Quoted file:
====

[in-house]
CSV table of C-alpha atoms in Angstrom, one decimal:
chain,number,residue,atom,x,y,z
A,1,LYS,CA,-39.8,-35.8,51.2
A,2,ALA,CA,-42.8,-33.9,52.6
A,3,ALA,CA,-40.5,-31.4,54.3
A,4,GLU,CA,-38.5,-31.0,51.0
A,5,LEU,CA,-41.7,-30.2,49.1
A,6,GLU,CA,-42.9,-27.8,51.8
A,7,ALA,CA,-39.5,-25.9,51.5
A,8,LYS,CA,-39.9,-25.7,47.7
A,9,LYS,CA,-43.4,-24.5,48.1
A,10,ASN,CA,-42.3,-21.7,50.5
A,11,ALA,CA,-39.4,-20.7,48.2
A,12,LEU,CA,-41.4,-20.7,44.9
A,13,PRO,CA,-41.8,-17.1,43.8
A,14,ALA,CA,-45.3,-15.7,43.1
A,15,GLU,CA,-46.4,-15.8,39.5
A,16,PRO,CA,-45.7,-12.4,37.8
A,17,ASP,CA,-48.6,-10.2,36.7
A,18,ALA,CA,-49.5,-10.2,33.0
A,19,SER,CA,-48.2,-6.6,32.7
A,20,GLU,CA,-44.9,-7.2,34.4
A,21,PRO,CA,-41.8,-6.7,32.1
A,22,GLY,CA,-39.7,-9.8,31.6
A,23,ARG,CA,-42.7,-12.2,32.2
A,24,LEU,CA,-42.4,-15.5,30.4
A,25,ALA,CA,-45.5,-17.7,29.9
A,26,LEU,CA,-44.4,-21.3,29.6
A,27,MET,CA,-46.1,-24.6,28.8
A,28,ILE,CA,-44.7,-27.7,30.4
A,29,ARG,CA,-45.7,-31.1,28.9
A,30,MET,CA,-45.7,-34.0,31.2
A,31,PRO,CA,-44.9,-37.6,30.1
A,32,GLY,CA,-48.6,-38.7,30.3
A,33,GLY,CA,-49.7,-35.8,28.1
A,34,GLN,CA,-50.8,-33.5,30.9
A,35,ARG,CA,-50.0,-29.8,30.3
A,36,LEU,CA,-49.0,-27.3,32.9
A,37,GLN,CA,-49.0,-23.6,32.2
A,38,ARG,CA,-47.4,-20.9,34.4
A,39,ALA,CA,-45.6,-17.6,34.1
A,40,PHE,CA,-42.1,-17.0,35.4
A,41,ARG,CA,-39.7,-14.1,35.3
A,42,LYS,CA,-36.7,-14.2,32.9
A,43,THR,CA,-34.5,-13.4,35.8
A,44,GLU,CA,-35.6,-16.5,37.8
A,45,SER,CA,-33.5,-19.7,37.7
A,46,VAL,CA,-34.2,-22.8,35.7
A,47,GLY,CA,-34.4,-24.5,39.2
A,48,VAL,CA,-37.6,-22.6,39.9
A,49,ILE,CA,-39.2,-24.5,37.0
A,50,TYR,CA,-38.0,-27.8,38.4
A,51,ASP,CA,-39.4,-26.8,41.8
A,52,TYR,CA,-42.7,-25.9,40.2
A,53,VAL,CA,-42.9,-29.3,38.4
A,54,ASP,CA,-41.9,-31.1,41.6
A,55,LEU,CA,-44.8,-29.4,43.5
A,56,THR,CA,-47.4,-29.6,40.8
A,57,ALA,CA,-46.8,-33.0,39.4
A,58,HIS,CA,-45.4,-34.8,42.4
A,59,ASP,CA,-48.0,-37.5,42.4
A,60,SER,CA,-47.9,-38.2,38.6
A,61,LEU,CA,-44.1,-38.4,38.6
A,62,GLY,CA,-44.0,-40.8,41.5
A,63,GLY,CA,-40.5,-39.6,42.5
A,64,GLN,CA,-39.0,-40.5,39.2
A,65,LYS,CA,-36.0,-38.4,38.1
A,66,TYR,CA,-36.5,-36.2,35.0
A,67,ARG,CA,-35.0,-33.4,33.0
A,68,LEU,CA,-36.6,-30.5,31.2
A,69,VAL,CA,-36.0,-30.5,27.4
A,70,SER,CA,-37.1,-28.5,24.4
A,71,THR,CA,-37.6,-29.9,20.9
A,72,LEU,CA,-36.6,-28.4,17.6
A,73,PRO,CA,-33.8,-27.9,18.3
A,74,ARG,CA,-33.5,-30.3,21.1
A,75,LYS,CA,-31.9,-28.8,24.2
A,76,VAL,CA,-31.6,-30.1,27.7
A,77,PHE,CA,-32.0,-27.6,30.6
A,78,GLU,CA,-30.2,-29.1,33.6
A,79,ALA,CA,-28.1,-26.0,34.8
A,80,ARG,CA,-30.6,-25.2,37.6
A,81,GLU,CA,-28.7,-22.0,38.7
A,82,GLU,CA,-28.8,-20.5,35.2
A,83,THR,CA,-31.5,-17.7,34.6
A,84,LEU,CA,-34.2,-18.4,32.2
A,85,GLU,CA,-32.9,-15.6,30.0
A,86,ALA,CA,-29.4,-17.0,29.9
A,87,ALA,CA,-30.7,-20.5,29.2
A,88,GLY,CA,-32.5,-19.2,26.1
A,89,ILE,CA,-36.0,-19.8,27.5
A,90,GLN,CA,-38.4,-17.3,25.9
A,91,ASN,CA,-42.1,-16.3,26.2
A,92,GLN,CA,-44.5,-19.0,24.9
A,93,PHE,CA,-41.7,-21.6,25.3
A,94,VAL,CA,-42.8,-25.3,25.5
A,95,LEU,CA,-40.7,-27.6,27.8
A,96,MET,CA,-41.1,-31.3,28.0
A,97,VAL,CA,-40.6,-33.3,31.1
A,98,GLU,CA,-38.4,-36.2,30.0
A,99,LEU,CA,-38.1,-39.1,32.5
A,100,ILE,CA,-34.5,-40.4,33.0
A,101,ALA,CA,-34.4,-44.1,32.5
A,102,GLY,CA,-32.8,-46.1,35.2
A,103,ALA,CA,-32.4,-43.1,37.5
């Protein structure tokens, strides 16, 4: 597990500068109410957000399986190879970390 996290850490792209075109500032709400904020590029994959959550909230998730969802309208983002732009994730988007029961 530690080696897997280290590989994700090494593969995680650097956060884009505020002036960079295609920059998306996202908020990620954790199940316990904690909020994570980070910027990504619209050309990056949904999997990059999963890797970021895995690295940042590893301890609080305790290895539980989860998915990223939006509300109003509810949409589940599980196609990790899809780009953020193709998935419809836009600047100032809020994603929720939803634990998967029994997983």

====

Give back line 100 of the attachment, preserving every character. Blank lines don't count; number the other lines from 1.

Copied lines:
A,97,VAL,CA,-40.6,-33.3,31.1